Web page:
Under a law that took effect in July, boaters who damage the coral face penalties as high as $1,000 per square meter.

    In November, the fisheries service designated “critical habitat” for the staghorn coral from the Dry Tortugas north to the Boynton Inlet.

    The protections essentially create an extra layer of review for local governments, such as the Town of Palm Beach, that wish to pump sand onto their beaches. It forces them to prove that such projects not only would avoid harming existing coral but also would not affect its habitat — the hard bottom that could give rise to new growth, Tichenor said.

    Within weeks of the feds’ decision to cut off the zone at the Boynton Inlet, Tichenor’s group dispatched divers offshore from the Bath & Tennis Club in Palm Beach to photograph croppings of staghorn coral. The group petitioned to extend the protection zone to Lake Worth Inlet, making the case that significant coral growth occurs there.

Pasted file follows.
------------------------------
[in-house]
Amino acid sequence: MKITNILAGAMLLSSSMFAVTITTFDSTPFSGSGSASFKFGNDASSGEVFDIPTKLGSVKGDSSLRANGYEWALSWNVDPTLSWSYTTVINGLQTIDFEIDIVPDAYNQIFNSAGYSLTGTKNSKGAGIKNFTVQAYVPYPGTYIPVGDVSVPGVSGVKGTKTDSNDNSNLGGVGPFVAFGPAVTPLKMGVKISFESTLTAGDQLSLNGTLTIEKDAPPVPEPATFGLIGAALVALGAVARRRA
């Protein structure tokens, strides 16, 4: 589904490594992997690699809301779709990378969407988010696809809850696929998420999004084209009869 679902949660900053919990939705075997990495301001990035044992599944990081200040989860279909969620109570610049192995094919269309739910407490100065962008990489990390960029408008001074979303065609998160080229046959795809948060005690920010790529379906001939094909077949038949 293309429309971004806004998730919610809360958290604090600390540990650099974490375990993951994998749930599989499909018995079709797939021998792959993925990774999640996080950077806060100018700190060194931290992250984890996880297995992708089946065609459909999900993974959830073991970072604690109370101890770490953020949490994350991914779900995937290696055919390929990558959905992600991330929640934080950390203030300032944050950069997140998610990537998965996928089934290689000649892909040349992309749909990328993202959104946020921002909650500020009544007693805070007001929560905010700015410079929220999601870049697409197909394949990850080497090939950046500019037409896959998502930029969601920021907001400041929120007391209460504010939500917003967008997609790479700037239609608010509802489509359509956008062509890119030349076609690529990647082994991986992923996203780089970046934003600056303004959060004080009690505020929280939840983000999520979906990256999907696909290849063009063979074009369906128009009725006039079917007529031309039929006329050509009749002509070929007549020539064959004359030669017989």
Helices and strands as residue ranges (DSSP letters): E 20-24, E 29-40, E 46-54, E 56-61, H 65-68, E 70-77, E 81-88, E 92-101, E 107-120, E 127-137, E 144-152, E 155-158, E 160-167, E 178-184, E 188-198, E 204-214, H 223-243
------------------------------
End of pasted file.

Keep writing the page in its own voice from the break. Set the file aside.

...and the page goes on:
The fisheries service could issue a decision in December, Tichenor said. The city of Lake Worth also has voiced support for the extension.

    The town objected to Reef Rescue’s petition, maintaining that the fisheries service did a “comprehensive, deliberate and thoughtful” job in placing the northern boundary of the protection zone.

    The town’s objection argues that staghorn colonies are “small and uncommon” in the waters north of central Broward County and that the coral “reaches its northern limit based on ecological/environmental factors in Palm Beach County.”

    Tichenor disagrees, citing the evidence his group has found.

    When Reef Rescue started actively looking for the coral in Palm Beach County in 2006, it would rarely find small outcroppings about 6 inches across, Tichenor said.

    “There were not a lot of them. They were very difficult to find,” he said. “Now when we go out, it’s easy to find, because they’re three to four times as big as they were in 2006.”

    Copyright © 2009, South Florida Sun-Sentinel

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  2. Pingback: Save Amazon reef from BP and Total | Dear Kitty. Some blog